Every few months the justice ministry or the police start a new campaign aimed at improving road safety. On Monday Justice Minister Ionas Nicolaou unveiled the latest road safety campaign titled ‘Think’ and said it was targeting young drivers. In the past week four people were killed on the roads, three of them under 25, while the total for the year so far is 48.
Nicolaou said this was a “targeted communications strategy” focusing “our actions mainly on young drivers.” The message of the campaign was to ‘think’ of the consequences of risky driving decisions. “Think before you allow your friend who drank to drive,” or “think what will happen if you crash your motorcycle and are not wearing a helmet.” These are strong messages that need to be put across, but whether they will have the desired effect is another matter.
In presenting the campaign, Nicolaou referred to a study that found Cypriot drivers are impatient, careless, irresponsible, always in a hurry and rude. These are not the type of driver qualities that contribute to good road behaviour and it is difficult to see how a campaign would make a driver less impatient, irresponsible and rude. These traits exist before a person gets into a car and they are merely displayed in the way he drives. Short of forcing the young to undergo a personality test as part of the process for the issuing of a driving licence there is little the authorities could do to make the young exhibit good road manners.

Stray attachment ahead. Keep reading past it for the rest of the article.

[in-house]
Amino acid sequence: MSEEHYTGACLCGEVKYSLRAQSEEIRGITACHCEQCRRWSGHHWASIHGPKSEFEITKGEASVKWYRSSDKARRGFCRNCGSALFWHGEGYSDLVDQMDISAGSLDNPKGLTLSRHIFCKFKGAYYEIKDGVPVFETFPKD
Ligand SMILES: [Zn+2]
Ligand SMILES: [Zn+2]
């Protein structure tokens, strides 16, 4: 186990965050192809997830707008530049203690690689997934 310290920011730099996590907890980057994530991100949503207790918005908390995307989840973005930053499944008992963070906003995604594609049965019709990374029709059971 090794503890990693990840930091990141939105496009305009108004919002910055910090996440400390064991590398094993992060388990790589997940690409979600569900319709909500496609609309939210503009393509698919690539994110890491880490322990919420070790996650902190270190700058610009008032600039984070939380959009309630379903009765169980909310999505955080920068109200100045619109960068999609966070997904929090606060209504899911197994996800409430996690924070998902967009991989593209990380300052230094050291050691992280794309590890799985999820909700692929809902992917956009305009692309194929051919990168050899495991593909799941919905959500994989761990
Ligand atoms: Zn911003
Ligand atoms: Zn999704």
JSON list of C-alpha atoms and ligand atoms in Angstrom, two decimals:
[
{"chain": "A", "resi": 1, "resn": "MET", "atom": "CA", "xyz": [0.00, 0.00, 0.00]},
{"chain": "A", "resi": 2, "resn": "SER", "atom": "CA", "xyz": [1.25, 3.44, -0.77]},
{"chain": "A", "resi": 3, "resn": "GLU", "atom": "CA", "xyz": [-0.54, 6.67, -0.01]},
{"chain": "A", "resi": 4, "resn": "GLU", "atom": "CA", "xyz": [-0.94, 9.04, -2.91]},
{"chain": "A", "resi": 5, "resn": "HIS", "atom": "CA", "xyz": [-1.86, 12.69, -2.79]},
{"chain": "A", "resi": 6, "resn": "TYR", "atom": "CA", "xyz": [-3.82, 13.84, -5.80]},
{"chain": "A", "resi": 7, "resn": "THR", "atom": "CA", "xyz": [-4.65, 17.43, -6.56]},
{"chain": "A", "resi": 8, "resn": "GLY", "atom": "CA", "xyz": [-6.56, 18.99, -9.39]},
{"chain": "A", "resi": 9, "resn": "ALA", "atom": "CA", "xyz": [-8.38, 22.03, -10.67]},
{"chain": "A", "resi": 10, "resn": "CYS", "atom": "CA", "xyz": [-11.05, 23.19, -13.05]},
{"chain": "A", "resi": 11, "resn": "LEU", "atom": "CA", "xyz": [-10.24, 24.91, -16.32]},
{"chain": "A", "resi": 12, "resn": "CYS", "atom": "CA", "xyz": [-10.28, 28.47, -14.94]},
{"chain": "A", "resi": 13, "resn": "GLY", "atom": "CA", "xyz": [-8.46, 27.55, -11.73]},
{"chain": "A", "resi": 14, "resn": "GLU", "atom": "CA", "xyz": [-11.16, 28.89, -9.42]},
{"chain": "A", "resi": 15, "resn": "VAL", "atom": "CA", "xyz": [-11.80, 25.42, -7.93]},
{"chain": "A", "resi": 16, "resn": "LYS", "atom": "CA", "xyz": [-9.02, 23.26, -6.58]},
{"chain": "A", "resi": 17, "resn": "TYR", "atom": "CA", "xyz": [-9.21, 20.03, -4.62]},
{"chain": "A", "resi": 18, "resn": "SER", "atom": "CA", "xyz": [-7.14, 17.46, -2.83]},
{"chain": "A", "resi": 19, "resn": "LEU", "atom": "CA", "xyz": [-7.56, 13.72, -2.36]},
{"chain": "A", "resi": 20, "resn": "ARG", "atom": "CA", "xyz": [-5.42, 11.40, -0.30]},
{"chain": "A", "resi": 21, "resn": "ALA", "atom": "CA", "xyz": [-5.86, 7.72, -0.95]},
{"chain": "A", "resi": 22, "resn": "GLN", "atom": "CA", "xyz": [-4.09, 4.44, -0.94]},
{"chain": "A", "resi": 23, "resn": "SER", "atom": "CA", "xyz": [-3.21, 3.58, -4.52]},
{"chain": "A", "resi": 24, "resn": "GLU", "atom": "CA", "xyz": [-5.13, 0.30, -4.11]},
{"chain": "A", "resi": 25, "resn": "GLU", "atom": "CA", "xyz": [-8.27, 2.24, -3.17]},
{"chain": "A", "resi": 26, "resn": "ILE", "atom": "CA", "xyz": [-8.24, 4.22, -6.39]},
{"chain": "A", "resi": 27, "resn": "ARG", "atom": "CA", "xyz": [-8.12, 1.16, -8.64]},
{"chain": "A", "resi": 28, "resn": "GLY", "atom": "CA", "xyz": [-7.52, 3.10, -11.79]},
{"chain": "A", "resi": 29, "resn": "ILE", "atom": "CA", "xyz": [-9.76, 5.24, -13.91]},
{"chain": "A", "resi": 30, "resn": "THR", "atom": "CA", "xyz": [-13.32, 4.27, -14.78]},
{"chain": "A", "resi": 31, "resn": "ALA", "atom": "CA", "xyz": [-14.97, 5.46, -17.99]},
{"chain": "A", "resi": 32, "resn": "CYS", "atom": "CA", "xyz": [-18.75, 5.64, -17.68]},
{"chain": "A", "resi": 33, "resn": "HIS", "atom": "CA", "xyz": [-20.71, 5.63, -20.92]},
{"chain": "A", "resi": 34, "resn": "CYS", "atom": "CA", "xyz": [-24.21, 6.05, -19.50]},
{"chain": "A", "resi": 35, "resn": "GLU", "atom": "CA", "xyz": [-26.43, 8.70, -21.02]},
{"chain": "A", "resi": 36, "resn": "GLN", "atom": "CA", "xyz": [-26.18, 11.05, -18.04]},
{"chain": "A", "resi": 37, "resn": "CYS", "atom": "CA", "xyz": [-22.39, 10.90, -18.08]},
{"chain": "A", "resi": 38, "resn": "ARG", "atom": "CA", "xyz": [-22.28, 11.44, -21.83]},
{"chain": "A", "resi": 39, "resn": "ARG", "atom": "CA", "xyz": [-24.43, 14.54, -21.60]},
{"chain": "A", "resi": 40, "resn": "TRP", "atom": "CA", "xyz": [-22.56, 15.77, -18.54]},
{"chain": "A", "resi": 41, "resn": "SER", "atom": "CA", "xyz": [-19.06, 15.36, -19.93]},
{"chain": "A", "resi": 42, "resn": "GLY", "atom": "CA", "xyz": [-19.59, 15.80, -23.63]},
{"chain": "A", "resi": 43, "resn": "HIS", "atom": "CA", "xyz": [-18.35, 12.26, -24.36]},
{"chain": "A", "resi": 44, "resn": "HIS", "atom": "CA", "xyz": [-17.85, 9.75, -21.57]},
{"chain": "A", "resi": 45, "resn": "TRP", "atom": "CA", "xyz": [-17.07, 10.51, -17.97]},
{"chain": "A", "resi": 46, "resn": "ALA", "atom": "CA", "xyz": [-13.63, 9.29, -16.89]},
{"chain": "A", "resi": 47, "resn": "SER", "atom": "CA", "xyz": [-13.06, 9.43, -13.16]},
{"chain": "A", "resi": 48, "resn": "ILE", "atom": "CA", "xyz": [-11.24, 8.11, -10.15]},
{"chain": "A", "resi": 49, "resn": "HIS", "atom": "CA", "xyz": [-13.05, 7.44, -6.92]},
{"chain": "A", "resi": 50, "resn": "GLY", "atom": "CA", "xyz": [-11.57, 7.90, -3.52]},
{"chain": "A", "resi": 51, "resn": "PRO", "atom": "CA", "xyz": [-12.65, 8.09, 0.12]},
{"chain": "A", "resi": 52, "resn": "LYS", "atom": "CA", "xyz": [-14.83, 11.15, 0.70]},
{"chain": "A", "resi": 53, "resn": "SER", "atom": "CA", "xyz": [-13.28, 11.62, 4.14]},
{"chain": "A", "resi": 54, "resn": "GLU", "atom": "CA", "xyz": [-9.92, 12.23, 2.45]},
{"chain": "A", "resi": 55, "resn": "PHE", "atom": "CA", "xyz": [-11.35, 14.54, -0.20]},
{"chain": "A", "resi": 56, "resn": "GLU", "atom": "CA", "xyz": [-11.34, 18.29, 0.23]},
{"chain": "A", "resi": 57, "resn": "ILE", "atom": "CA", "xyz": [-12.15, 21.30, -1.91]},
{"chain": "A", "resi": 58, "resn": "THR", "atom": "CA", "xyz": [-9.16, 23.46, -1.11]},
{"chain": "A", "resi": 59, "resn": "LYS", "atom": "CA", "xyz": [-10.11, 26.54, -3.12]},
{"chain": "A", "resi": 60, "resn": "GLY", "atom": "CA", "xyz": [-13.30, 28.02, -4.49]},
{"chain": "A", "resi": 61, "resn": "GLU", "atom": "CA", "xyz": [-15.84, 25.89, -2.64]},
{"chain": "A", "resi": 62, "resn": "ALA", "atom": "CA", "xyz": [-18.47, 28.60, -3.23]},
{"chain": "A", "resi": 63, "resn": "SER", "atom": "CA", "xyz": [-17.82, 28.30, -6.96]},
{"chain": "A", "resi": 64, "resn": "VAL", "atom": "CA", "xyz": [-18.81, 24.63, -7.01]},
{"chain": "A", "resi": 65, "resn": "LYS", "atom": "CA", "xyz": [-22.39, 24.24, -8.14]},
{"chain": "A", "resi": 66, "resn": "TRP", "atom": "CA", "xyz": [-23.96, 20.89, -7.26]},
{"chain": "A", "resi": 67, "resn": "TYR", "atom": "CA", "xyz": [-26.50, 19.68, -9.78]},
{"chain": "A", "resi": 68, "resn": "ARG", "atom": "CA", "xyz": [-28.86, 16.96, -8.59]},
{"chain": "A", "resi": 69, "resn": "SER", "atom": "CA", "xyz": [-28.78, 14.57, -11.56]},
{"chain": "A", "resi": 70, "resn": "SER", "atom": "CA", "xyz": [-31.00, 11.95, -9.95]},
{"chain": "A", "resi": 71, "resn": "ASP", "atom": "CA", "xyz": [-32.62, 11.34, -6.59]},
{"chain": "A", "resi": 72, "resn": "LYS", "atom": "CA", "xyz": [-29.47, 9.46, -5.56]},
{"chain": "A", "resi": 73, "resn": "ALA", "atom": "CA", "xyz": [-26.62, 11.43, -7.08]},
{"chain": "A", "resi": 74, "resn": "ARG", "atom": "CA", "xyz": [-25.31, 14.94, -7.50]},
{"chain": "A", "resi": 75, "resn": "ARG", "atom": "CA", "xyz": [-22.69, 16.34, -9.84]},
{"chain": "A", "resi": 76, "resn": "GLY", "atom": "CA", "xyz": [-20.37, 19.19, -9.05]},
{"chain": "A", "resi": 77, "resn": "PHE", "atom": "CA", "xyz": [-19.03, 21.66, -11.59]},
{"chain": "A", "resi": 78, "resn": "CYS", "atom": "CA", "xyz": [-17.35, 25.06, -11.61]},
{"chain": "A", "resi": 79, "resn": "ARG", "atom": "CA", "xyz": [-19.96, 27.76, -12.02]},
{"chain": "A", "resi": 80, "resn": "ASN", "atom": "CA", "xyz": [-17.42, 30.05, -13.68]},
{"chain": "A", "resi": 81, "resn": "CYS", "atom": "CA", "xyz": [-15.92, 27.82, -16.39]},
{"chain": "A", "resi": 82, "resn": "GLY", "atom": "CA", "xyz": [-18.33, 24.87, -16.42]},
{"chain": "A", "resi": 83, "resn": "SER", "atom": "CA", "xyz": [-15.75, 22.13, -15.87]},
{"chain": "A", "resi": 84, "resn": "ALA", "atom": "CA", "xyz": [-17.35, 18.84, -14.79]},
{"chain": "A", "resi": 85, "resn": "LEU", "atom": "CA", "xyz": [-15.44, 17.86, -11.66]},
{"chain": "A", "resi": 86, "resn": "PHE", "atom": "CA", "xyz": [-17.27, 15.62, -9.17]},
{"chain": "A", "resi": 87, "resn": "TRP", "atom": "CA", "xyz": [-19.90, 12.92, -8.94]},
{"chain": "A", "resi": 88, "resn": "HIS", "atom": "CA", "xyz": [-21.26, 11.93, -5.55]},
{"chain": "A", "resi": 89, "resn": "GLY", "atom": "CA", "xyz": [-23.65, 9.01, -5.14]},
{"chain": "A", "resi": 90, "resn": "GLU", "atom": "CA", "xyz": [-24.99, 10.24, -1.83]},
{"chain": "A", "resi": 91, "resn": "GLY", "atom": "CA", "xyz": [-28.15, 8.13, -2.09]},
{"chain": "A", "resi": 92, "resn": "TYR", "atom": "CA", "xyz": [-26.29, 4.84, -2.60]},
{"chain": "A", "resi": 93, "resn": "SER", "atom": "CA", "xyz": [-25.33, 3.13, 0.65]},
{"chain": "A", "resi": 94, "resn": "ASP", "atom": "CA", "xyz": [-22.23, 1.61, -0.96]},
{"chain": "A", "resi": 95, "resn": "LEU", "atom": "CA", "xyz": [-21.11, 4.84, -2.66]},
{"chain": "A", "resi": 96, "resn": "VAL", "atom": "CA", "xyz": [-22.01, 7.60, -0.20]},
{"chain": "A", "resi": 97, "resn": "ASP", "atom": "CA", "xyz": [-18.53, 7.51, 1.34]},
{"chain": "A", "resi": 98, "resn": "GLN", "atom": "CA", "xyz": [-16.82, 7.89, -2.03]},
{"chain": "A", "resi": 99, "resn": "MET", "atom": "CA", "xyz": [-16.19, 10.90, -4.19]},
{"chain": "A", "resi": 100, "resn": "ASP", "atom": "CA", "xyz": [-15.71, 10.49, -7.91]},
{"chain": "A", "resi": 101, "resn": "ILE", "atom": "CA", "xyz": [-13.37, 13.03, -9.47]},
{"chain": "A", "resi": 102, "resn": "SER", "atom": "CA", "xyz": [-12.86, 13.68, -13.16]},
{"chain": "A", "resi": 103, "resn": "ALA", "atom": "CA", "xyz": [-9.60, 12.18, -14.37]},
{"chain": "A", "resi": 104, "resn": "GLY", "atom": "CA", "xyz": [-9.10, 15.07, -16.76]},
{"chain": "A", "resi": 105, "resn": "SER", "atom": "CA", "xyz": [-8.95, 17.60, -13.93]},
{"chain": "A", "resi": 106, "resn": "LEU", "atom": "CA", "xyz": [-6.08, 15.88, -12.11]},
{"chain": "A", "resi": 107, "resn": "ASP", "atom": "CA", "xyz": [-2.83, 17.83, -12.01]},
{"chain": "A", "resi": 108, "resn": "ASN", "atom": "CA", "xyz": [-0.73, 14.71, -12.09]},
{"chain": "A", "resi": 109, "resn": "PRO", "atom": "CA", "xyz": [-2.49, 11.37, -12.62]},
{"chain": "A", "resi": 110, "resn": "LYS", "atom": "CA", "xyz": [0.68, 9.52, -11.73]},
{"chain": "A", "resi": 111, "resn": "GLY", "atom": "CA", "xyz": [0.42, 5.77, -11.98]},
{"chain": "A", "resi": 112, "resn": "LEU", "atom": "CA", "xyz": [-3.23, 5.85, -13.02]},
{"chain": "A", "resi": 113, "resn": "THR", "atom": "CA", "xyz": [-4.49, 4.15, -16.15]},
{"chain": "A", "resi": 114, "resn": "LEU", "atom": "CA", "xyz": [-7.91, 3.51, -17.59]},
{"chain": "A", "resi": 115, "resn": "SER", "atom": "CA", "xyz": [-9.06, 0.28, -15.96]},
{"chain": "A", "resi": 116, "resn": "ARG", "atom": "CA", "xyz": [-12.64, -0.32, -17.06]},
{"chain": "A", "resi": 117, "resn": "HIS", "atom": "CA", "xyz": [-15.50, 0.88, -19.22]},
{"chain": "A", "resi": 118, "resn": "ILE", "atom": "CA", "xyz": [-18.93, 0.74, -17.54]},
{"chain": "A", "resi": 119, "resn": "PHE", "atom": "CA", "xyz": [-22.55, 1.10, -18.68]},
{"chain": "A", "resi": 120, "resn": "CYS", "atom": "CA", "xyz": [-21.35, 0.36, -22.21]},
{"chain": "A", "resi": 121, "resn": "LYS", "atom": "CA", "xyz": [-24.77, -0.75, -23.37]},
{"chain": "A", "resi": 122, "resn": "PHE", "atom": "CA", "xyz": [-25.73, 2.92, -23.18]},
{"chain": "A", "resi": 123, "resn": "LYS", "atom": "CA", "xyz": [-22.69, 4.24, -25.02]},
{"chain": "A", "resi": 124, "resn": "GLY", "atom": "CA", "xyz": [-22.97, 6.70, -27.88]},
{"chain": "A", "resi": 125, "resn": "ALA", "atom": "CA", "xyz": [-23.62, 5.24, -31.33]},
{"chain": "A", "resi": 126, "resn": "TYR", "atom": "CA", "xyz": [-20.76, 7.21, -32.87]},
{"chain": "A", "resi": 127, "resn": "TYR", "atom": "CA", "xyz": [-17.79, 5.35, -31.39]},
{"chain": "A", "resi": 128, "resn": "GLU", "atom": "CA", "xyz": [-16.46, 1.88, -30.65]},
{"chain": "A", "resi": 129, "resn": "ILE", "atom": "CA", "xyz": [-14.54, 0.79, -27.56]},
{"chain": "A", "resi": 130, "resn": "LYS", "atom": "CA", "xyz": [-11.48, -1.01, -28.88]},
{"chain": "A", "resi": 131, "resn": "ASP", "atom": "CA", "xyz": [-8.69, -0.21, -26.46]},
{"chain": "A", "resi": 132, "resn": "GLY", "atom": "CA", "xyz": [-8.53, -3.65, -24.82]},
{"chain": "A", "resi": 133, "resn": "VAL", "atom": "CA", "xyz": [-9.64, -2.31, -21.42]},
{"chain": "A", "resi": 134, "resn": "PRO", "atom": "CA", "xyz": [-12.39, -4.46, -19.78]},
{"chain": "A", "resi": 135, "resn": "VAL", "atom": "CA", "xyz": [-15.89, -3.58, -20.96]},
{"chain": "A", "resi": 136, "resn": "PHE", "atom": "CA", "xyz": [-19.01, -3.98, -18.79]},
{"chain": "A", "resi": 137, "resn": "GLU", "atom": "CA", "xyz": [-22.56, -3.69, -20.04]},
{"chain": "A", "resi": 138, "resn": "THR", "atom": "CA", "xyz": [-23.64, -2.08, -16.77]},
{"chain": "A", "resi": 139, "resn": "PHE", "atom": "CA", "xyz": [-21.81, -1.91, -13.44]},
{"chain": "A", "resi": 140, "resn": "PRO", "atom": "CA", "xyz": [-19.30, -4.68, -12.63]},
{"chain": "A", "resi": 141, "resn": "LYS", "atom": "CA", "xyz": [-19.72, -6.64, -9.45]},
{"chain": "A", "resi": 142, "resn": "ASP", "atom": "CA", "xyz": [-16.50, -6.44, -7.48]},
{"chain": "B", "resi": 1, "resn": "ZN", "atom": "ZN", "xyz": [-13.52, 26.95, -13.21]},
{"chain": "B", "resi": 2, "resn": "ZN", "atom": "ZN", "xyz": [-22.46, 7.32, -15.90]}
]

The only way to improve road safety, as we have written on many occasions in the past, is to increase the fines and penalty points for traffic violations. The justice ministry has recognised that the fear of a big fine is the only thing that would make drivers ‘think’ about speeding and driving recklessly and will increase penalties for traffic violations. The new fines have already been decided and should be introduced pretty soon.
The fear of a big fine and penalty points that would lead to an automatic driving ban is the only thing that would discipline drivers and especially young ones. If, for instance the police wanted to eliminate drunken driving it could introduce an automatic driving ban for anyone that fails a breathalyser test. That would drastically cut the number of people prepared to get into the driver’s seat after consuming alcohol.
Communications strategies and campaigns aimed at creating road safety awareness among drivers and changing their profile might work in the long run – the message could eventually sink in if it is repeated often enough – but the introduction of tougher penalties will ensure more immediate results.